archive review originally posted on the losing today site c. 2001 ….
“There is no theory. You have only to listen. Pleasure is the law. I love music passionately. And because l love it, I try to free it from barren traditions that stifle it. It is a free art gushing forth, an open-air art boundless as the elements, the wind, the sky, the sea. It must never be shut in and become an academic art.”
Claude Debussy 1862-1918.
Picture the setting. Log cabins, the crackle of the fire as the flames encircle to feed on the freshly cut logs, the glow and the prickly warmth coursing through the atoms as the heat expels it’s tingling passion throughout. Beyond the confines of the glow, snow gently falls, gently, but diligently clothing the colourful landscape and, as it appears, nature itself with a finely fitted warming blanket of it’s own. White, virginal, pure, lightly it falls, miraculous droplets of icy flakes, intertwining perfectly to form a glowing beacon amidst the rise of the morning sun. In the distance the flow of water from the nearby stream continues it’s never ending flow, busying itself smoothing with each passing current, the banks that contrive to contain it. Further along, towards the snow peaked tree-tops, the dawn chorus of birds embark on their ritual early morning prayer, a rabbit scurries, all at once playful yet aware in all it’s folly of the stillness and the danger. The scene is spellbinding, three miles up the crooked road to the left of the copse, the hustle and bustle of insomniac city life replays another cycle. The log cabin, though relatively near could be, for all intents and purposes at the far end of the galaxy, such is the serenity and calm, in fact it could be in a land only visited in dreams, myths, folklore and the like.
What point are you making, you may ask, why the Christmas card style or chocolate box decoration. Simple enough to answer. For those fortunate enough to hear the debut mini long player by Fort Dax, each and everyone of you will be touched by a similar vision. It is, agreed, a vision of oblivion, but then good music should touch, it should awake, invoke, evoke emotional pulses. Good music, no matter from what genre, should like fine food, art, literature, drink, whatever stirs the imagination. It should act as sanctuary, a place of personal privacy were thoughts and imaginations run amok.
‘At Bracken’ pervades a delicate sensitive charm. Richly co-ordinated classical vibrancy with a sensual heart and soul to match. The soothing tip toeing melodies wispy in body forming like candyfloss on a stick, slowly cantering, rising to miniature fragmented rhapsodies. In terms of feel, the overall sheen offered distinctly points to the dreamy lullaby symphonies of Raymond Scott and follows the modern day exponents of simplistically sounding fluffy electronica as metered out by ISAN and Plone.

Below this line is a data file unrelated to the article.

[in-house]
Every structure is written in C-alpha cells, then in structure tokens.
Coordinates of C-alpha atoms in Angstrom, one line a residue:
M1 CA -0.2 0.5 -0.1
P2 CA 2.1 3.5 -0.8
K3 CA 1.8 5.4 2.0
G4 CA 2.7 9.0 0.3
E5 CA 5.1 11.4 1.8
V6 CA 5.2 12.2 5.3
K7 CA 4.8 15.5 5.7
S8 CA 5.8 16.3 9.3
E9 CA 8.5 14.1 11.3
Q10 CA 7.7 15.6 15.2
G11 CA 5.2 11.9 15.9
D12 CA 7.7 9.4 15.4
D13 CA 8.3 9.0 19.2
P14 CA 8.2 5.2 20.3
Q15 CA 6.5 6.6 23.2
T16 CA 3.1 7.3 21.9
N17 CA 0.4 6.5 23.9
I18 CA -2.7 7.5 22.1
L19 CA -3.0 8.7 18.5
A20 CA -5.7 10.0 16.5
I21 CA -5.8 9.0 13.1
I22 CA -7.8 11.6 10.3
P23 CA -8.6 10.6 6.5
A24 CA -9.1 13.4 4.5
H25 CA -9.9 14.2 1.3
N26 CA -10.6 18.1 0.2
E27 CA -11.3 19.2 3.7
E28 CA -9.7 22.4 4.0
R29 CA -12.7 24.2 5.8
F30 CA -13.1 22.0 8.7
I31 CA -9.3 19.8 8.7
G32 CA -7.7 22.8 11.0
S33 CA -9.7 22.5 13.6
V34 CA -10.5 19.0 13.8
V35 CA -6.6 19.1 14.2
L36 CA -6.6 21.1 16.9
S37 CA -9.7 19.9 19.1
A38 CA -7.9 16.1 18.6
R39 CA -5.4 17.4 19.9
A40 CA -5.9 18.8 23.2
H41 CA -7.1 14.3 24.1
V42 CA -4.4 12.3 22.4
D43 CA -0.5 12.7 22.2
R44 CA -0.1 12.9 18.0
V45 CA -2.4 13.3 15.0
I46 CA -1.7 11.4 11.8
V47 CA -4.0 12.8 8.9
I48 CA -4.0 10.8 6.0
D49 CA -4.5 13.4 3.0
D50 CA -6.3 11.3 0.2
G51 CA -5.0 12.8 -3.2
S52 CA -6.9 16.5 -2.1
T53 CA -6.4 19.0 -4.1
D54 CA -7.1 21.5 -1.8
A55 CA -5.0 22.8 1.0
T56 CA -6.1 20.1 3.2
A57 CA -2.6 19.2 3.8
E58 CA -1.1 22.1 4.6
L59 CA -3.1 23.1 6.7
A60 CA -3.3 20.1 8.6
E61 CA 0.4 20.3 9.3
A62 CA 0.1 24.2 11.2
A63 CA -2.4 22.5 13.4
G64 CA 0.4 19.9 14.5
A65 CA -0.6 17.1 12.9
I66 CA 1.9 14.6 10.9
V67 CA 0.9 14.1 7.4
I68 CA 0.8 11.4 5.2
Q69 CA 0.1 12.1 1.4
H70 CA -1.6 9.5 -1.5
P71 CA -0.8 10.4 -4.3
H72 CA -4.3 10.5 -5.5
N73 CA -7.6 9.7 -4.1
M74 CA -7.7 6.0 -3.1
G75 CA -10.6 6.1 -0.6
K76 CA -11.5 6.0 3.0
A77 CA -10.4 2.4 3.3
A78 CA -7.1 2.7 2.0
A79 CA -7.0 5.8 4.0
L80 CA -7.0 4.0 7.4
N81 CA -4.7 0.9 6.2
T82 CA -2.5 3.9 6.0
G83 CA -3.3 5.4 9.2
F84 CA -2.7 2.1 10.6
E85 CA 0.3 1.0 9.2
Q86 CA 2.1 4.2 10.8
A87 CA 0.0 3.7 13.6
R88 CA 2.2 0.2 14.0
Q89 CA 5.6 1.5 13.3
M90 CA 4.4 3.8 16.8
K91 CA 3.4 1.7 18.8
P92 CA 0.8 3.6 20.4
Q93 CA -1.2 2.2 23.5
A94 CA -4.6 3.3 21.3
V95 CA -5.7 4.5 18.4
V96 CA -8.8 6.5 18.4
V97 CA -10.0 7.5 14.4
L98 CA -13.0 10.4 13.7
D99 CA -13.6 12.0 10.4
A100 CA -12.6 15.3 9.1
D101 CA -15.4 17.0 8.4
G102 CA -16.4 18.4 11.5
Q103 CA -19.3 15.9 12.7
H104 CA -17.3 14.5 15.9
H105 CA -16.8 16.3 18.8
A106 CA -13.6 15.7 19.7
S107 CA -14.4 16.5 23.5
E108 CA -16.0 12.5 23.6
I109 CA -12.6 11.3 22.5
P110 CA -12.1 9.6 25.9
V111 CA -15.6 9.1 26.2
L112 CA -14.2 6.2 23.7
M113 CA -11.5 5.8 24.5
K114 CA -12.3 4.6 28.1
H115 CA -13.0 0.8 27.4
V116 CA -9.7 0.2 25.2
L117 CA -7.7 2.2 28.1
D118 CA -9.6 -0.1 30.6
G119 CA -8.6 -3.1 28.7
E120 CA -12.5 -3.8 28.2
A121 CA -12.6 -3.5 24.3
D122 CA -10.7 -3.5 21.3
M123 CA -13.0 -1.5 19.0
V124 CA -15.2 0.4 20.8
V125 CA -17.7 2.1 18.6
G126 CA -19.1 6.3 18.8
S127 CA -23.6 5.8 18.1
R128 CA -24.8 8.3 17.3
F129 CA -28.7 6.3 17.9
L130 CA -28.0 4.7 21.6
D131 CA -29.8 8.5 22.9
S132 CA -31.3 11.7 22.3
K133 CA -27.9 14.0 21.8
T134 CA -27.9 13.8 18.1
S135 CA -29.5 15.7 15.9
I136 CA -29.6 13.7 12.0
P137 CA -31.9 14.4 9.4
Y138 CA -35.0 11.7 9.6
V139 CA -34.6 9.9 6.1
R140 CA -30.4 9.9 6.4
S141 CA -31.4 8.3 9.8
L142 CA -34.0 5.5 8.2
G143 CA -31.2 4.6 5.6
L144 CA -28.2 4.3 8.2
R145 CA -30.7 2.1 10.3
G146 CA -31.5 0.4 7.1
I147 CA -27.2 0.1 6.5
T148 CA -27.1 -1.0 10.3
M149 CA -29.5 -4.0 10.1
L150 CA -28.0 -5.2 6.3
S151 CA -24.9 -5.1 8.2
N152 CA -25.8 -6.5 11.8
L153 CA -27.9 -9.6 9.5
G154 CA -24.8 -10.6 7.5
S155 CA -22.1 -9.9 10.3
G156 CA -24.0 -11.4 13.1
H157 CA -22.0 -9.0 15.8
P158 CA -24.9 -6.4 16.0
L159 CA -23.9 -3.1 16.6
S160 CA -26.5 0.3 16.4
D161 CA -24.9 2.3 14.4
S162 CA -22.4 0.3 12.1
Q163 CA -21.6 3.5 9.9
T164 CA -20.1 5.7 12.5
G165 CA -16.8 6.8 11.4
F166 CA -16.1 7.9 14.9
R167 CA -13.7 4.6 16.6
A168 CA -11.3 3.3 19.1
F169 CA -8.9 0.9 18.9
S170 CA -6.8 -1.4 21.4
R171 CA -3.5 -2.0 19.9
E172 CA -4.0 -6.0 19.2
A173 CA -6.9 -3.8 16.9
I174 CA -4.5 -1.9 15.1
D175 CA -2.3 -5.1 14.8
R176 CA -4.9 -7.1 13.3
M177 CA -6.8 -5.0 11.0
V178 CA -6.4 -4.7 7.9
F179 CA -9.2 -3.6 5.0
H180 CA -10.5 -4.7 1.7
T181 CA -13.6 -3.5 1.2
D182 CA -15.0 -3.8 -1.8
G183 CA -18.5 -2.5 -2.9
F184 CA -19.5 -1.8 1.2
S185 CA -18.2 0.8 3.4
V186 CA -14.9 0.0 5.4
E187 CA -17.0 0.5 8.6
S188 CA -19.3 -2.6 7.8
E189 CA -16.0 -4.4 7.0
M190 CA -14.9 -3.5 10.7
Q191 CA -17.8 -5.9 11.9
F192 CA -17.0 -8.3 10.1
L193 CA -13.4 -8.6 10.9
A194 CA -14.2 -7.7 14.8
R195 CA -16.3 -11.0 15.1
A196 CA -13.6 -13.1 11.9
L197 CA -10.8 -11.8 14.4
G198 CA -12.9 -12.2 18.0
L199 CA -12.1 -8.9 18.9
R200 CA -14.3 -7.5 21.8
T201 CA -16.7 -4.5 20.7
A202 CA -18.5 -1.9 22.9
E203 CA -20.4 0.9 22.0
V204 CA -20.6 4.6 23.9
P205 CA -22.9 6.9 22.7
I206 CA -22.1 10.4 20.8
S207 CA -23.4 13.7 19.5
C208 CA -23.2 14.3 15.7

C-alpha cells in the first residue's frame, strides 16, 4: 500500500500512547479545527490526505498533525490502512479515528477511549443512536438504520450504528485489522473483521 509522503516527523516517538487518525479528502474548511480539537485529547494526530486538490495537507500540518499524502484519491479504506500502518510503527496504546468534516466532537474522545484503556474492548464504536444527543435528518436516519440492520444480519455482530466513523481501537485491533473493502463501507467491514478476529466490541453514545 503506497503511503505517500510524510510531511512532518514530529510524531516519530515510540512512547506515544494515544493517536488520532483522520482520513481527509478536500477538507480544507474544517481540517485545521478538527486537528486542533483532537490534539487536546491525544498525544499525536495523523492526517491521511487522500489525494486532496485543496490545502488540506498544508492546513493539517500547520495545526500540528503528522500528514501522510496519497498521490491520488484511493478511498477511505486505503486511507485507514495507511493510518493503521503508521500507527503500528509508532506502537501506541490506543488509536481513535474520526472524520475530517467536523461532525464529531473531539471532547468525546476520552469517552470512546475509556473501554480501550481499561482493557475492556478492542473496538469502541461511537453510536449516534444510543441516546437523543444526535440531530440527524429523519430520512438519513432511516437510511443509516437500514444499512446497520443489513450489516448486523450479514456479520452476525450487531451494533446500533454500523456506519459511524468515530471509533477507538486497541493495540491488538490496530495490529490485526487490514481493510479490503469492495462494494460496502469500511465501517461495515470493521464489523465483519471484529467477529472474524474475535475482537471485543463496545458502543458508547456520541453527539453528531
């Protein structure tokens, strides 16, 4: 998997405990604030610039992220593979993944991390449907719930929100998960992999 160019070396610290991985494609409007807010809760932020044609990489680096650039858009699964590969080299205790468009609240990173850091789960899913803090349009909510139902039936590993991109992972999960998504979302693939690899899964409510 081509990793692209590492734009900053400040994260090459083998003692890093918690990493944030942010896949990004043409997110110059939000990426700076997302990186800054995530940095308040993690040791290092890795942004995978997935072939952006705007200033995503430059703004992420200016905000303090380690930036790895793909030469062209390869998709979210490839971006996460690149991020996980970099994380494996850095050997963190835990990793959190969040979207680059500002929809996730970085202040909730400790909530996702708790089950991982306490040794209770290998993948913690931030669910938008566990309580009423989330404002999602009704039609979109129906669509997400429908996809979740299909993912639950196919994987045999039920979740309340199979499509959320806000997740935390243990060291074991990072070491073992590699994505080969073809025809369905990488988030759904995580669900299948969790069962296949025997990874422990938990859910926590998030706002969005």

In some respects, and though I feel daft to say it, ‘At Bracken’ viewed overall ebbs and flows like some kind of electric mini opera or ballet. ‘eiderblumen’ the opening track acts as a prelude breezily entering the magical portal that divides between reality and fairytale heralded by the arrival of ‘as yet untitled’, itself possessing an air of wonderment akin to the ‘Dance of the Sugar Plum Fairy’, slowly unwinding itself in hypnotic states in such entrancing fashion. ‘august falling pinewood overpollen’ breaks the elegant spell momentarily, casting subtle processed clicks and ushering a slightly snaking monochrome drone.
‘molasses-black parable’ tensely brings things back on track, fraught with it’s busyness, the apparent mergence of dissonant sounds creating celestial eddies warping the serenity sensually recaptured by ‘and where we hold on’ Remarkable on several fronts, firstly it’s creativity in mixing the soft with the rough, the gentle melodies gliding into the maelstrom of fuzzy interference upping the dramatic flow, each appearing to battle it out for superiority. The initial looping beats acting at odds with the romantic sweep of the piano. However as with all renowned operas, symphonies whatever, the finale is where the performance slowly but assuring works towards. ‘like cream inside your spine’ is well up to the task. Initially released as a single last year, it was without doubt one of those very rare treasured moments, a truly classic(al) affair, effervescent, tingling and touching, grand but not grandiose. A beautiful concoction of chilled symphonic passion and electronic lushness enriched in colours and long forgotten childhood fantasies.
And all this from one man, a bank of electronics and an ear for elegance. I bet he air brushes Michelangelo in his spare time. ‘At Bracken’, a pleasure to be in earshot of.